Varsi’s pretty good. She’s got a lot to do in the first half of the movie, it’s all her show. The scenes with Tamblyn are best because it’s her storyline more than anything else in the film. Tamblyn’s just her sweet male friend. His own backstory only exists when Varsi’s around. The film’s failure with it is another of the frustrations.

Anyway, pretty soon Varsi’s just around to support Hope Lange’s story–which is the center of the film as it turns out–or something with Turner, which always affects the high school and that subplot. Hayes’s script is masterful, no doubt, but it’s a masterful soap opera. He’s going for sensationalism, not the characters. Robson’s going for the characters and the visual grandeur of it. While the two approaches end up complimenting each other, there’s only so far Robson could take it.

Lange’s amazing. Sometimes she’s second fiddle in her own scenes, but Robson always makes sure to give her time to act. Seeing Lange’s experience through her expressions is what gives Peyton Place its heart. Robson helps, sure, but he knows Lange’s got to handle a lot of weight and figures out the best way to distribute it.

Also excellent is Arthur Kennedy, who has a similar relationship with the film as Lange.

Tamblyn’s good. Lloyd Nolan’s great as the town doctor who also serves as a guide through the film. Leon Ames is awesome as the mean local rich guy. Lorne Greene is the nasty prosecuting attorney in the third act. I’m not sure he’s good but he’s definitely loathsome, though the courtroom finale isn’t set up well in the narrative. Hayes does fine once he gets into the trial, but its inciting incident is a complete fumble.

Because Peyton Place isn’t a great movie. It’s got a lot of problems. It might even get long in parts, which isn’t a good thing–if you’re going to run two and a half hours, you can’t feel long. But it is a good movie, with some great filmmaking and some great performances. And Franz Waxman’s music is gorgeous.

3/4★★★

CREDITS

Directed by Mark Robson; screenplay by John Michael Hayes, based on the novel by Grace Metalious; director of photography, William C. Mellor; edited by David Bretherton; music by Franz Waxman; produced by Jerry Wald; released by 20th Century Fox.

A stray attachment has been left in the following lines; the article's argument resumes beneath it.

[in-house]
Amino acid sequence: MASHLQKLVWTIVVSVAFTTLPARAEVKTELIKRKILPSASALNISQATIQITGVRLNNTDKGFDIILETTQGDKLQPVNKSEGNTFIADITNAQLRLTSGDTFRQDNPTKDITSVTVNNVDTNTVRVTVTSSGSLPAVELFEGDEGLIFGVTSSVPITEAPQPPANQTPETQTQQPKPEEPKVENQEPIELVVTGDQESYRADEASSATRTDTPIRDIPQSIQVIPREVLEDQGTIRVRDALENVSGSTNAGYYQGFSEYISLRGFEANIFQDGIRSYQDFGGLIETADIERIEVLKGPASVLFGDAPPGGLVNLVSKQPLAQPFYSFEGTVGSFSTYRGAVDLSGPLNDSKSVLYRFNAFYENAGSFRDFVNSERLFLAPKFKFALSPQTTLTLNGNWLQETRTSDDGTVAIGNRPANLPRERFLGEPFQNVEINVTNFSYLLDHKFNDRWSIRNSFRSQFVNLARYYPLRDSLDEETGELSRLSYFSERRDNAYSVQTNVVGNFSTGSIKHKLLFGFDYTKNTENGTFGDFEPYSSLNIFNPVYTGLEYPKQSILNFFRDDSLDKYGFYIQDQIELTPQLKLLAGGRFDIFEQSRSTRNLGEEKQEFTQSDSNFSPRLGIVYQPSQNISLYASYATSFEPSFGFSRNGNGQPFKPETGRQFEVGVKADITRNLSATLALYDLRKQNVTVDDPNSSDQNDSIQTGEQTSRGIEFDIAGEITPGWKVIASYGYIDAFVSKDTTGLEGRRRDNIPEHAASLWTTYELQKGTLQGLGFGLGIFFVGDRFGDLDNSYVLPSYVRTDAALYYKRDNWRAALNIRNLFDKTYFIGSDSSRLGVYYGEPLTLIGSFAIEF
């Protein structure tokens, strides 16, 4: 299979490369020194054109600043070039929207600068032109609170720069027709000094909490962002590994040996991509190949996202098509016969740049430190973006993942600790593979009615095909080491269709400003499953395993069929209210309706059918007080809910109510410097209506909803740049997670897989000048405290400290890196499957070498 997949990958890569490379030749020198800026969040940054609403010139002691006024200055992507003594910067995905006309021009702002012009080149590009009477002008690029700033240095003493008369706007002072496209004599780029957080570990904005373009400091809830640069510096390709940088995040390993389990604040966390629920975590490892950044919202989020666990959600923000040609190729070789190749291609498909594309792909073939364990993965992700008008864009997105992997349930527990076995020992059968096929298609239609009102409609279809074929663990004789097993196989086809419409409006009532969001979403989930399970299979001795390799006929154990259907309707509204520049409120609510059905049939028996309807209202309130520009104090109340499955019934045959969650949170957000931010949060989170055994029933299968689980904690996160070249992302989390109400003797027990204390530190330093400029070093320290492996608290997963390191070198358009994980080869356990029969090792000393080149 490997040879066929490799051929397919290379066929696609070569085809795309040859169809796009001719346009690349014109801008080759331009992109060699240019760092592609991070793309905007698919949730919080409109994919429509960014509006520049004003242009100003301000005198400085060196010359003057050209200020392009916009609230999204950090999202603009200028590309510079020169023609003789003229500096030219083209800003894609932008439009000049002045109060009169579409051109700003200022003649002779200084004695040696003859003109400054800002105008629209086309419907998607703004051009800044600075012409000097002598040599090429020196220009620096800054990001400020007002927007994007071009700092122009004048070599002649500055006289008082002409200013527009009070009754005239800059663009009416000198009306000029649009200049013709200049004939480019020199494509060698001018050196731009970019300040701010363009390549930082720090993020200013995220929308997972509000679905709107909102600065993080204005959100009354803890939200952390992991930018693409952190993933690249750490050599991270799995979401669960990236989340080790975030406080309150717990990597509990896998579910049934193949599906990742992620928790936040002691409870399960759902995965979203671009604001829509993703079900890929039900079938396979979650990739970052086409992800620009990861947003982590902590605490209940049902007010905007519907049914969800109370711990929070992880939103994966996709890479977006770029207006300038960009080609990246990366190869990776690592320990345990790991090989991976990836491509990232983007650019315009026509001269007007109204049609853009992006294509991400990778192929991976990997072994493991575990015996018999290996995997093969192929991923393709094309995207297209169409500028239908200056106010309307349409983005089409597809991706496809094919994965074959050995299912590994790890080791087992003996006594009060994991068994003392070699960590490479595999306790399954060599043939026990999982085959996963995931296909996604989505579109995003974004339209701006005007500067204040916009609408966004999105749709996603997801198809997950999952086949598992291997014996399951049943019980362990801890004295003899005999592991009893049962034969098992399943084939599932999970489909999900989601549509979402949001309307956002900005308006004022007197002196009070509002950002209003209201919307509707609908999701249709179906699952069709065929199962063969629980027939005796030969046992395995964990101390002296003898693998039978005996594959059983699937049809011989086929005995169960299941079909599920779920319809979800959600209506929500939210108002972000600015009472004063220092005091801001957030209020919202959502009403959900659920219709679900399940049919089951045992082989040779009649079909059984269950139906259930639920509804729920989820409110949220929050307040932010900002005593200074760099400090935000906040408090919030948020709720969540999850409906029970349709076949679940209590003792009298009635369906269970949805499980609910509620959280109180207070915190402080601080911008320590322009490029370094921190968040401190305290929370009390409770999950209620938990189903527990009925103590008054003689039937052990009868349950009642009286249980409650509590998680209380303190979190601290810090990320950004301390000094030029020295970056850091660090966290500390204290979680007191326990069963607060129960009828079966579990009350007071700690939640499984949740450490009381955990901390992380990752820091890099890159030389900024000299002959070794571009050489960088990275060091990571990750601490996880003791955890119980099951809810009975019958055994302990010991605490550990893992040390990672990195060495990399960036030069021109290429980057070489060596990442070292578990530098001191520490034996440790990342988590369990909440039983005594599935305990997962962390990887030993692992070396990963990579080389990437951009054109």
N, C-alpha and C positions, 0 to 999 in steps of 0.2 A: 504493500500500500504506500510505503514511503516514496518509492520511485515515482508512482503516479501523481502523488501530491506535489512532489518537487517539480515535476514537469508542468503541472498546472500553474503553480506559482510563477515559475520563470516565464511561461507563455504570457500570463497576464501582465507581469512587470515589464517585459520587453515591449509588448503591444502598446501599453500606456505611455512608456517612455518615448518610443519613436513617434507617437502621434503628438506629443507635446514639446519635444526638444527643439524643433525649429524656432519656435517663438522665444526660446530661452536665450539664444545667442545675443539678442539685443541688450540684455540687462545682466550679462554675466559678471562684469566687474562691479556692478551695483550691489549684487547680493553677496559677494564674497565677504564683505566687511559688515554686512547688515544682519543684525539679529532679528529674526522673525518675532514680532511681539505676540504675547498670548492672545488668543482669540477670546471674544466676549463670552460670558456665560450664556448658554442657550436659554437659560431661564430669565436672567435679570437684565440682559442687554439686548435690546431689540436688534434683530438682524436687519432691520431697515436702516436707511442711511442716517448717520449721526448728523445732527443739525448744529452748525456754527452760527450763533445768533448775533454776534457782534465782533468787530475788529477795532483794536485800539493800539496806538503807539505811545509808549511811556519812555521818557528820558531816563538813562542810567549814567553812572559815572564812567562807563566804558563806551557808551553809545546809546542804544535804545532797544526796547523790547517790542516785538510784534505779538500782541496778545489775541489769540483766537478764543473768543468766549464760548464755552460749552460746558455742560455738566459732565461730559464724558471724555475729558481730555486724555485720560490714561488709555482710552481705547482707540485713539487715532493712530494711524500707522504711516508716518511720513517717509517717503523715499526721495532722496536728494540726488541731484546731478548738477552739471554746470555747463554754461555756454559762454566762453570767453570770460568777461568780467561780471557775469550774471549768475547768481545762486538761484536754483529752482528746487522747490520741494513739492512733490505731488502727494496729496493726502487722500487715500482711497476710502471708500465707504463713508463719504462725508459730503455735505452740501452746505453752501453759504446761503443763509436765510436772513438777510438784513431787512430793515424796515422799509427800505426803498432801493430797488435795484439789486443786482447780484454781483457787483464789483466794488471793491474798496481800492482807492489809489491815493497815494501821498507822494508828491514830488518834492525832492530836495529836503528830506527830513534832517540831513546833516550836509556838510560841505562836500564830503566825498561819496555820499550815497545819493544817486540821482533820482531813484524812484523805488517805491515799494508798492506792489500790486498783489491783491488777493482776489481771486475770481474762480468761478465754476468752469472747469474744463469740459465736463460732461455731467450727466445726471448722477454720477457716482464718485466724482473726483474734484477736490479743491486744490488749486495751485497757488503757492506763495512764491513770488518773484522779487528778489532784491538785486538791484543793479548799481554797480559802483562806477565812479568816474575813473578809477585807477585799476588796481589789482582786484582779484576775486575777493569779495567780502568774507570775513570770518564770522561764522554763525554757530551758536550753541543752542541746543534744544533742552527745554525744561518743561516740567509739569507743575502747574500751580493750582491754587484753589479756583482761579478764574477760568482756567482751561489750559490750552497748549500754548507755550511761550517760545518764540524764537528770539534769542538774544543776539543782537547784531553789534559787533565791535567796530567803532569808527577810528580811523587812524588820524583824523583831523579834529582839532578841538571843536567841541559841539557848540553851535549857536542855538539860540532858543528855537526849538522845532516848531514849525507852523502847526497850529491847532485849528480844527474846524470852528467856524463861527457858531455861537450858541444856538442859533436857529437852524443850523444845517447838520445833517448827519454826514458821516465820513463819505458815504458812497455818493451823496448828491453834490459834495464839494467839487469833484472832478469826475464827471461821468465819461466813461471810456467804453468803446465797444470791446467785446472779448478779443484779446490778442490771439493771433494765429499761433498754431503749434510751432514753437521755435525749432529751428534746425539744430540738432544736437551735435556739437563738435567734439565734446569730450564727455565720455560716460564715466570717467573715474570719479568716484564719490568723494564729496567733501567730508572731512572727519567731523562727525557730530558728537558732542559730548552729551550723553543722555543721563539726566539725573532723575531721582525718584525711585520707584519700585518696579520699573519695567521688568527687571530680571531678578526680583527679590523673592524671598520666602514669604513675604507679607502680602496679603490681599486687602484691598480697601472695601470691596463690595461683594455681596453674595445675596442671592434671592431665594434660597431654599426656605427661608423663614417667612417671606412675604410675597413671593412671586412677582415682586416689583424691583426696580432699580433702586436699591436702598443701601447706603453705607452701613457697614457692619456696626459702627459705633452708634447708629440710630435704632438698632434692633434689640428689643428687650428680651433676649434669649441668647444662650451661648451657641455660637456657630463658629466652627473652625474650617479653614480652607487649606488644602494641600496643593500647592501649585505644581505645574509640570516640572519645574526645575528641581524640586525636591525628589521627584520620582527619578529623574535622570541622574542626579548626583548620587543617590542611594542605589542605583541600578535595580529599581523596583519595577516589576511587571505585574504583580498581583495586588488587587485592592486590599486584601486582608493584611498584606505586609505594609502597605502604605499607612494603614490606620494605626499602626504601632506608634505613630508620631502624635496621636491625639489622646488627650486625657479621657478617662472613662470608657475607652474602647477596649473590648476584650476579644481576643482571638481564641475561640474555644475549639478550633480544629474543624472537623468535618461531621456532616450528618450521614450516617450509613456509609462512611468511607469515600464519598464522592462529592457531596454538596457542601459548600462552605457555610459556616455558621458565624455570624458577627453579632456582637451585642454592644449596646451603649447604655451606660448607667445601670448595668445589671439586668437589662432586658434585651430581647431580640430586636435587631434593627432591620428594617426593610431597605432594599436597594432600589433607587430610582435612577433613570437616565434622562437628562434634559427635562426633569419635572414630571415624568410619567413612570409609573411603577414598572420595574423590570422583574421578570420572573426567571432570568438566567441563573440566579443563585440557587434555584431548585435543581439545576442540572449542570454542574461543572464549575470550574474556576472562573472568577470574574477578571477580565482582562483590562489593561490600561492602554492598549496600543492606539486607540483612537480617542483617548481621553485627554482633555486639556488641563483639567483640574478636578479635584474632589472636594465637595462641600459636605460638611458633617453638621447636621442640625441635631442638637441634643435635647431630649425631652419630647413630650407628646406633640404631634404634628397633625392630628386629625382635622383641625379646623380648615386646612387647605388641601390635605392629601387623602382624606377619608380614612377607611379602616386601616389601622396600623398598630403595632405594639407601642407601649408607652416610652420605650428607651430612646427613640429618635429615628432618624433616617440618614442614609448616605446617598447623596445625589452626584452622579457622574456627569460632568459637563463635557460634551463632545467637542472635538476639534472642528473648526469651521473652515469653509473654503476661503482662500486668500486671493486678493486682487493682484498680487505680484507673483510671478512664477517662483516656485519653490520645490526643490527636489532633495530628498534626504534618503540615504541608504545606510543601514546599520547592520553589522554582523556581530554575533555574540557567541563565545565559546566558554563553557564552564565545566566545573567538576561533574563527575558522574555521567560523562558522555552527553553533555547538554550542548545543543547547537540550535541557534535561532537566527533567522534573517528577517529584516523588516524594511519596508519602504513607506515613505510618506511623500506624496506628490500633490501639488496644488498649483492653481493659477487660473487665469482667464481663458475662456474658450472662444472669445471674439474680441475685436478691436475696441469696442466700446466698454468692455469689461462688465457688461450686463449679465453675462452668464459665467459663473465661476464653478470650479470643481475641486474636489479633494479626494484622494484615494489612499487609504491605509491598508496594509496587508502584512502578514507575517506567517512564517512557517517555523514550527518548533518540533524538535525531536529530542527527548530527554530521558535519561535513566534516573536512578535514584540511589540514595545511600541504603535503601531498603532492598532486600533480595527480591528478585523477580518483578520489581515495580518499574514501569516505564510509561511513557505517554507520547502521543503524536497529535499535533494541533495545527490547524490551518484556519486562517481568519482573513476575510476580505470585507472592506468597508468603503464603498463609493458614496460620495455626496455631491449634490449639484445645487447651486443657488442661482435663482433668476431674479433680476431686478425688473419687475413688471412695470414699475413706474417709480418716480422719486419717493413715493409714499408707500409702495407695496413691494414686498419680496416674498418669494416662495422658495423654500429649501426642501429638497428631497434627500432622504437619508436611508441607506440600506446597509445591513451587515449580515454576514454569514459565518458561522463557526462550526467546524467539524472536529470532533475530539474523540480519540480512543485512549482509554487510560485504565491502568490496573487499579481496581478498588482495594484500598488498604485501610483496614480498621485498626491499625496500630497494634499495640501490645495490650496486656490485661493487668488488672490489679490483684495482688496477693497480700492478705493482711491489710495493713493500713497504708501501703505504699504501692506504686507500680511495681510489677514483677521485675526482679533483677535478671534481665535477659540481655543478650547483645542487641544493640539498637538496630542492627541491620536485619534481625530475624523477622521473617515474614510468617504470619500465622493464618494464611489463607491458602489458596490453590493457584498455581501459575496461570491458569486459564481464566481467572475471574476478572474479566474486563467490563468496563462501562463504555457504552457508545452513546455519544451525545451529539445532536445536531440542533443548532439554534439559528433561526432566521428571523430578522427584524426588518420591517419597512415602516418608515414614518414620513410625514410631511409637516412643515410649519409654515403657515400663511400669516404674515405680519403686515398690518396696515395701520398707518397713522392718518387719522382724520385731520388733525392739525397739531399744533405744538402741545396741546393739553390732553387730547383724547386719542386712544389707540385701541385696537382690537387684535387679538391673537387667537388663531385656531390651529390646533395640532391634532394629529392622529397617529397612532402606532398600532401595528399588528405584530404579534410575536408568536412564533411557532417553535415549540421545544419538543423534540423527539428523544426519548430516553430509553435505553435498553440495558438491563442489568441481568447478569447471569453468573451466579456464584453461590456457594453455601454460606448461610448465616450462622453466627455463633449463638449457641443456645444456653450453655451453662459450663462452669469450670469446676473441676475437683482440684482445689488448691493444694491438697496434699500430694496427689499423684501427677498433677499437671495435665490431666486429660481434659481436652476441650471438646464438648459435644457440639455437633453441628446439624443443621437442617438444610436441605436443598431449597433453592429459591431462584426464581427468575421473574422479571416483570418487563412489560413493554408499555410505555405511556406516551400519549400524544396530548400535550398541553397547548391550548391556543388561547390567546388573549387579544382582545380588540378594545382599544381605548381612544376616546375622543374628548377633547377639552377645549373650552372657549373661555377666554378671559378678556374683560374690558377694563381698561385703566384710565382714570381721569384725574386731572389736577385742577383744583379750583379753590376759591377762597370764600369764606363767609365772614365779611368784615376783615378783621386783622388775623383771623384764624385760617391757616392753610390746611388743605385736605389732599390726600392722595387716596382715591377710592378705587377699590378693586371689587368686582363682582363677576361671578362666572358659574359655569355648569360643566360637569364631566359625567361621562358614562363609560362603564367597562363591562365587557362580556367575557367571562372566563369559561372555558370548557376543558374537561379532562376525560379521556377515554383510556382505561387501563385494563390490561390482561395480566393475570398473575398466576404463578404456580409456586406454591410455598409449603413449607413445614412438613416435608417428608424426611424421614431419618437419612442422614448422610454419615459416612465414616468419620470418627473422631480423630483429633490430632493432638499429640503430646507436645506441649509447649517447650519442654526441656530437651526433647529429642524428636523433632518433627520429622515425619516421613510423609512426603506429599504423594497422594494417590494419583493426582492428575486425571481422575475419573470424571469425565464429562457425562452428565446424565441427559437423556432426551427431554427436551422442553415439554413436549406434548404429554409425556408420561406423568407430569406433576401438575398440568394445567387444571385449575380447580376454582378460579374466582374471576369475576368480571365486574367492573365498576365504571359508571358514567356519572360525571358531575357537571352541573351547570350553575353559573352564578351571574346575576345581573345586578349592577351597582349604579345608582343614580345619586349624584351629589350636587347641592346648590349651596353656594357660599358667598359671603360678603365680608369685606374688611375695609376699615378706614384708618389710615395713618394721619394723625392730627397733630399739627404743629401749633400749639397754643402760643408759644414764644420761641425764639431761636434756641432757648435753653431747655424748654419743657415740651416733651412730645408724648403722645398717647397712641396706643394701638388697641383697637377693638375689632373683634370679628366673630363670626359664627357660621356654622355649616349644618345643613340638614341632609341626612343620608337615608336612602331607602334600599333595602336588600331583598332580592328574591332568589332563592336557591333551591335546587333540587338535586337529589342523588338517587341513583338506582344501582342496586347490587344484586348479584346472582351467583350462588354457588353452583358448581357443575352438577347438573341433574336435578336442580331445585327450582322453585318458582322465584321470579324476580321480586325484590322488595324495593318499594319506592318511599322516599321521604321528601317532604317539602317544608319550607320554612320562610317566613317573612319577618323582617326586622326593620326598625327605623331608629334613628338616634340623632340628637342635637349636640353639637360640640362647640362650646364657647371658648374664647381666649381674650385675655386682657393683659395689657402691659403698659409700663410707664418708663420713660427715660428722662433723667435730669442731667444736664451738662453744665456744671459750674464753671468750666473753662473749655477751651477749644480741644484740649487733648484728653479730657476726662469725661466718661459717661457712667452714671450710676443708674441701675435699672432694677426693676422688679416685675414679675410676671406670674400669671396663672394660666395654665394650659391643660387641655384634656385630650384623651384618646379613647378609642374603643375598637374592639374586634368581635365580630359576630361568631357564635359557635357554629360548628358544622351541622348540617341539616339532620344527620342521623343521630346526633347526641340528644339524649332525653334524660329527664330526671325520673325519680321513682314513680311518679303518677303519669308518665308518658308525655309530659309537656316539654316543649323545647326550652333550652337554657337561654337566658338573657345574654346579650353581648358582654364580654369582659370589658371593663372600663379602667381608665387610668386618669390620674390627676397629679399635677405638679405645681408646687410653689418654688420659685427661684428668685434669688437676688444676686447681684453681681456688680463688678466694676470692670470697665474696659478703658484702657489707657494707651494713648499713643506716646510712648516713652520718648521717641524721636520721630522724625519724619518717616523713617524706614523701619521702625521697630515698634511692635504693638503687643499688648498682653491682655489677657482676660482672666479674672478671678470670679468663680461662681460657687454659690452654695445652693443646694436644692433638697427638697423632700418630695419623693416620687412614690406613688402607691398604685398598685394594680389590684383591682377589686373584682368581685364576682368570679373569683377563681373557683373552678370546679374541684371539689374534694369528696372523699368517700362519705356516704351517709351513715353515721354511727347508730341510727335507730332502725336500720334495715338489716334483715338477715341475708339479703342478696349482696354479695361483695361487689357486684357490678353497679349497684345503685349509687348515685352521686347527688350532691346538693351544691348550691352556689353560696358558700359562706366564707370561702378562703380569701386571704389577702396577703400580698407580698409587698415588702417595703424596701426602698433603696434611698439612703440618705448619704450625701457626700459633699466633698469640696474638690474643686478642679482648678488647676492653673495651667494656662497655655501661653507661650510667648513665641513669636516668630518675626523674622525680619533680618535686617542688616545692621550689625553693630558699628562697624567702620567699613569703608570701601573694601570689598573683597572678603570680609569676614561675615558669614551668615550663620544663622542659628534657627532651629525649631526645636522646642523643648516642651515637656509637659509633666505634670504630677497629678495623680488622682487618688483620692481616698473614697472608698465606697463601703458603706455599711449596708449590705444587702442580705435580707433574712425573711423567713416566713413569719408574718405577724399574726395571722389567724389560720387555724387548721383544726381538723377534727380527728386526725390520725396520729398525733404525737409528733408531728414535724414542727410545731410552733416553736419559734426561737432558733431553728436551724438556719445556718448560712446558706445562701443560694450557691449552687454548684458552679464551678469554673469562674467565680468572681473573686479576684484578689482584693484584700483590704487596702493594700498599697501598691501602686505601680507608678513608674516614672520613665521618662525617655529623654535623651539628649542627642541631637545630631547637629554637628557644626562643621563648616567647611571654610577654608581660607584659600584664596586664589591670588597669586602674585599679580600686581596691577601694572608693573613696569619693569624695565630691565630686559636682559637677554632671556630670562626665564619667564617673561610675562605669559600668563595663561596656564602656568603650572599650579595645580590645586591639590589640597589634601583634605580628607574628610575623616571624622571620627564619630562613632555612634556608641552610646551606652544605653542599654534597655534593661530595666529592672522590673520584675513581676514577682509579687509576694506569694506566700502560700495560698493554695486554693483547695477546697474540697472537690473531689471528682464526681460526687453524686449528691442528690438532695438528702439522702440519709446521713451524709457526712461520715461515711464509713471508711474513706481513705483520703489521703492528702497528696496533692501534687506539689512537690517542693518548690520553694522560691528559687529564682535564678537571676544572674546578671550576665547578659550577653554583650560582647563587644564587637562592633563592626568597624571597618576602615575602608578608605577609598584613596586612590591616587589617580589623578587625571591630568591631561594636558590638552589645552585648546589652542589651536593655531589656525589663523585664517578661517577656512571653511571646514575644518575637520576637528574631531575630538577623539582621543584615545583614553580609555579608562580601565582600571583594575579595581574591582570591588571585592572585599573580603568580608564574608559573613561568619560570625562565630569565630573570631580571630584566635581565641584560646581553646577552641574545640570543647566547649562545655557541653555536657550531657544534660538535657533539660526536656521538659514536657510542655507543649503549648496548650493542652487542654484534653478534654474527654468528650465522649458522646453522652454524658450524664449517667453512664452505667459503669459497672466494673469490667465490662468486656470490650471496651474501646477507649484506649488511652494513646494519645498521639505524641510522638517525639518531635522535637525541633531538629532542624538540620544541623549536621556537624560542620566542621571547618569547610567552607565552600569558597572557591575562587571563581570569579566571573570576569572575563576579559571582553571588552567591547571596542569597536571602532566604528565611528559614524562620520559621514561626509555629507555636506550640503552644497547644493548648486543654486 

Starring Lana Turner (Constance MacKenzie), Diane Varsi (Allison MacKenzie), Hope Lange (Selena Cross), Lee Philips (Michael Rossi), Lloyd Nolan (Dr. Swain), Arthur Kennedy (Lucas Cross), Russ Tamblyn (Norman Page), Leon Ames (Mr. Harrington), Terry Moore (Betty Anderson), David Nelson (Ted Carter), Barry Coe (Rodney Harrington), Betty Field (Nellie Cross), Mildred Dunnock (Miss Elsie Thornton), Lorne Greene (Prosecutor), and Scotty Morrow (Joseph Cross).


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Champion (1949, Mark Robson)

Champion is a boxing picture. It ends with a big fight, as boxing pictures are wont to do. However, as the fight starts and the film cuts between all the people Kirk Douglas’s Champion has wrong, the film isn’t asking the viewer to root for the protagonist. Douglas is a bad guy. The entire third act is about how Douglas is a bad guy. He’s an even worse guy than the film’s been establishing for almost the entire runtime.

Except it’s a boxing picture. And, at some point during that big, final fight, without the film even doing anything to make Douglas sympathetic, he gets to be the hero again. He gets to be the champion. It’s one of the film’s most successful moments, thanks to director Robson, photographer Franz Planer, editor Harry W. Gerstad, and Douglas.

Unfortunately, it can’t save the film, which meanders through most of the third act after a disappointing second. Robson and screenwriter Carl Foreman are able to keep up some energy as Douglas fights his way to the top–after romancing, marrying, and abandoning Ruth Roman–but eventually it runs out of steam. There’s a hint at a love triangle between Douglas, Marilyn Maxwell, and Lola Albright. Instead, there are some decent scenes to avoid having to pursue that storyline. Almost everything in the second half of the film seems like a contrivance to position the film. Nothing Douglas does has any weight or even consequence.

Some of the problem are the players in the second half. Arthur Kennedy is his brother. Kennedy, walking with a cane, is the weaker one. He spends some time as Douglas’s conscience, but as the film goes on, gets less and less to do. Foreman’s script is interested in tearing away Douglas’s conscience–maybe even Douglas’s humanity; it just does so with some thin characters. Maxwell’s just a groupie, even though she shows business acumen. Albright’s the wife of Douglas’s manager (Luis Van Rooten in a thankless cuckold role); she starts with some depth, but then loses it due to Douglas’s animal magnetism.